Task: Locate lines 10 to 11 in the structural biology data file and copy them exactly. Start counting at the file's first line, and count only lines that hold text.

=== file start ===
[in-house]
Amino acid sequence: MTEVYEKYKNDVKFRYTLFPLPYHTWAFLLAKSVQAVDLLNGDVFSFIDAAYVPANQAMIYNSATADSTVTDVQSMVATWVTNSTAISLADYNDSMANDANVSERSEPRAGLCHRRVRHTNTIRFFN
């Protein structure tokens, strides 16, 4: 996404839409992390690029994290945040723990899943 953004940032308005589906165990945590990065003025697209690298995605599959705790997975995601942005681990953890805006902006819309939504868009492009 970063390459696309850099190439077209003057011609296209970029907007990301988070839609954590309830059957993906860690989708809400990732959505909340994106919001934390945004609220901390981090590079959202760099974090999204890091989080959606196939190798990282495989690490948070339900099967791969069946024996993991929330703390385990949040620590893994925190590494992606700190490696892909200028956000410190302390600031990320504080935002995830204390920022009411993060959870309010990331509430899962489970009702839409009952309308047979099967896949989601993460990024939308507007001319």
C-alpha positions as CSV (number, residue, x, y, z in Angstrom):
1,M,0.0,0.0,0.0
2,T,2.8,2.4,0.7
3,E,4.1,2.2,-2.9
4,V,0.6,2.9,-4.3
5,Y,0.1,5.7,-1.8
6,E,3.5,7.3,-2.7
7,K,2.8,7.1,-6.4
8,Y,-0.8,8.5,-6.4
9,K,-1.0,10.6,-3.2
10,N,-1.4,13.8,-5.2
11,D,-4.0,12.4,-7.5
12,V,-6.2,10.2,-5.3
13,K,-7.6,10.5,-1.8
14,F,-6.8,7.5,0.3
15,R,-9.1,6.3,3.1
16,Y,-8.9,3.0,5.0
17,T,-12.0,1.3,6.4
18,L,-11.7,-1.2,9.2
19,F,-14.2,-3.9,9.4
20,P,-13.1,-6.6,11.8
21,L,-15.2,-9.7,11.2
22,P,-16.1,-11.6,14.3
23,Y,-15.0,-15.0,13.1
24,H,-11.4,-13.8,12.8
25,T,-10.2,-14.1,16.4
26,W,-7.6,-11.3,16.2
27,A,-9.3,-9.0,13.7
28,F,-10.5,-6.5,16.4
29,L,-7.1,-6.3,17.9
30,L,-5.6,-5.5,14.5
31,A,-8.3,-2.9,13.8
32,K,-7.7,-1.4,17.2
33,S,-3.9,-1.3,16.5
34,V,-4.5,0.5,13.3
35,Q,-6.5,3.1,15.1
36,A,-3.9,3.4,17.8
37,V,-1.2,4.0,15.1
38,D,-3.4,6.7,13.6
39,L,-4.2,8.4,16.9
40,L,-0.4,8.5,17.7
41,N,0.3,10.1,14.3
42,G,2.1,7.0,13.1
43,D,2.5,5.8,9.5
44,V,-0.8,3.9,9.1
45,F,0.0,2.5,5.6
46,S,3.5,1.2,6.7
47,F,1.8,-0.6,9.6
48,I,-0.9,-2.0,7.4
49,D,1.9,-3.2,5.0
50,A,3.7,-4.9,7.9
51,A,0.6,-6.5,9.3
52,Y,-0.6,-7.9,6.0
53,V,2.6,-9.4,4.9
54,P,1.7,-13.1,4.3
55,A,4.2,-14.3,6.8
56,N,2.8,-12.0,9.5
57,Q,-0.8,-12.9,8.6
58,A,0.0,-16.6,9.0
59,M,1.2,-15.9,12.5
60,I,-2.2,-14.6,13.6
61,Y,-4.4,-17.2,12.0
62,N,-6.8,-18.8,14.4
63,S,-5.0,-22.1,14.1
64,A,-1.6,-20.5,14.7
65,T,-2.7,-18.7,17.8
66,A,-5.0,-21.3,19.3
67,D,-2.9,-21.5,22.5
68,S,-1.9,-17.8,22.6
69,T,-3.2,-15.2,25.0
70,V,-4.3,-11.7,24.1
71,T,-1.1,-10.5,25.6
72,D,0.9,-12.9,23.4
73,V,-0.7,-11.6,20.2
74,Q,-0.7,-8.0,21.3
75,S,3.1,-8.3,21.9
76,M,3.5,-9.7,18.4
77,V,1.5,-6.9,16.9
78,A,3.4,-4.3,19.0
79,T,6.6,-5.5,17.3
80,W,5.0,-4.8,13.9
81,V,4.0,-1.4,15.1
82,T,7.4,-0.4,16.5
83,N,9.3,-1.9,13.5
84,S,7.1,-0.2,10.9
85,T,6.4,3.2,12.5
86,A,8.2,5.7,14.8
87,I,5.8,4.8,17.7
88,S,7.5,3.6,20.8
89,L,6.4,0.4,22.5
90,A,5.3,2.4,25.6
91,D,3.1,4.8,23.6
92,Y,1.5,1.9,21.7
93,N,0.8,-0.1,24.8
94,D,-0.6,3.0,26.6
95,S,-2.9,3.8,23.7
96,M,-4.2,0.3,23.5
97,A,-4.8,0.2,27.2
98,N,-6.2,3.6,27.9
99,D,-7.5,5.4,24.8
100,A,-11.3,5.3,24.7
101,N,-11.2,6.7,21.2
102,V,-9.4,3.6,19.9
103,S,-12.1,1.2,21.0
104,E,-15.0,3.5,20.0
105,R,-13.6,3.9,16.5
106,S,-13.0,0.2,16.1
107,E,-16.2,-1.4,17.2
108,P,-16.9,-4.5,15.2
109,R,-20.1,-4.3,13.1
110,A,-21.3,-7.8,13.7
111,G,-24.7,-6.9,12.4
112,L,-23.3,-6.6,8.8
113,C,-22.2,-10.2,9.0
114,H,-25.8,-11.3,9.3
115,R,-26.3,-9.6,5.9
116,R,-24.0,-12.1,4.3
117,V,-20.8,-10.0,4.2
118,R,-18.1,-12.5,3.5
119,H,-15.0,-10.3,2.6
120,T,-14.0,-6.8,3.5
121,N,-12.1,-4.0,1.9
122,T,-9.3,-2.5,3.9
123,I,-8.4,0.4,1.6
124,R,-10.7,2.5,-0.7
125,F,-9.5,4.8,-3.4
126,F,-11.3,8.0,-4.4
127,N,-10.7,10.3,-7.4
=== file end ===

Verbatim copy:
6,E,3.5,7.3,-2.7
7,K,2.8,7.1,-6.4